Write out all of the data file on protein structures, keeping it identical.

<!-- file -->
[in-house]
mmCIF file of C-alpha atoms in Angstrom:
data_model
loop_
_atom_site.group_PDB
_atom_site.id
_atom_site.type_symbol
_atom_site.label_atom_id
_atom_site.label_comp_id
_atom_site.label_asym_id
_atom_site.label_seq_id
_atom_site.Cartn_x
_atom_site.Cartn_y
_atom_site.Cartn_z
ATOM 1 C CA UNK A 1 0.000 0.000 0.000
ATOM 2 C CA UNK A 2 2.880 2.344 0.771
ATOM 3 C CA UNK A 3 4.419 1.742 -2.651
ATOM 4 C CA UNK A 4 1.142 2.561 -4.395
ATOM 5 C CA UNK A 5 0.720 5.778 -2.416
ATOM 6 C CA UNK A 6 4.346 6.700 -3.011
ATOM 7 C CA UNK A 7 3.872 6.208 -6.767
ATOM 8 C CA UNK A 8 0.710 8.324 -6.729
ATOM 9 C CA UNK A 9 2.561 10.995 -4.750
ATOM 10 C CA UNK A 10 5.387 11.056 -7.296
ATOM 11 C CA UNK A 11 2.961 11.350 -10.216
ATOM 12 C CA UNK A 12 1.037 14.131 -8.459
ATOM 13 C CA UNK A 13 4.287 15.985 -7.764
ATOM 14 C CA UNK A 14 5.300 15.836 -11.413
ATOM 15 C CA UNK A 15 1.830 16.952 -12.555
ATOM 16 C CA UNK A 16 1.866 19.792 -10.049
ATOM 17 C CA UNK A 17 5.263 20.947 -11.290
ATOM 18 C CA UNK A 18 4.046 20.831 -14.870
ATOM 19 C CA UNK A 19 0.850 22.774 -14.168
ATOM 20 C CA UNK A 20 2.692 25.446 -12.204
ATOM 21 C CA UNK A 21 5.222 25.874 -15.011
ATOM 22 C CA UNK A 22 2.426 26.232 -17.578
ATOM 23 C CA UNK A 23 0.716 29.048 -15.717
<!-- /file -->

[in-house]
mmCIF file of C-alpha atoms in Angstrom:
data_model
loop_
_atom_site.group_PDB
_atom_site.id
_atom_site.type_symbol
_atom_site.label_atom_id
_atom_site.label_comp_id
_atom_site.label_asym_id
_atom_site.label_seq_id
_atom_site.Cartn_x
_atom_site.Cartn_y
_atom_site.Cartn_z
ATOM 1 C CA UNK A 1 0.000 0.000 0.000
ATOM 2 C CA UNK A 2 2.880 2.344 0.771
ATOM 3 C CA UNK A 3 4.419 1.742 -2.651
ATOM 4 C CA UNK A 4 1.142 2.561 -4.395
ATOM 5 C CA UNK A 5 0.720 5.778 -2.416
ATOM 6 C CA UNK A 6 4.346 6.700 -3.011
ATOM 7 C CA UNK A 7 3.872 6.208 -6.767
ATOM 8 C CA UNK A 8 0.710 8.324 -6.729
ATOM 9 C CA UNK A 9 2.561 10.995 -4.750
ATOM 10 C CA UNK A 10 5.387 11.056 -7.296
ATOM 11 C CA UNK A 11 2.961 11.350 -10.216
ATOM 12 C CA UNK A 12 1.037 14.131 -8.459
ATOM 13 C CA UNK A 13 4.287 15.985 -7.764
ATOM 14 C CA UNK A 14 5.300 15.836 -11.413
ATOM 15 C CA UNK A 15 1.830 16.952 -12.555
ATOM 16 C CA UNK A 16 1.866 19.792 -10.049
ATOM 17 C CA UNK A 17 5.263 20.947 -11.290
ATOM 18 C CA UNK A 18 4.046 20.831 -14.870
ATOM 19 C CA UNK A 19 0.850 22.774 -14.168
ATOM 20 C CA UNK A 20 2.692 25.446 -12.204
ATOM 21 C CA UNK A 21 5.222 25.874 -15.011
ATOM 22 C CA UNK A 22 2.426 26.232 -17.578
ATOM 23 C CA UNK A 23 0.716 29.048 -15.717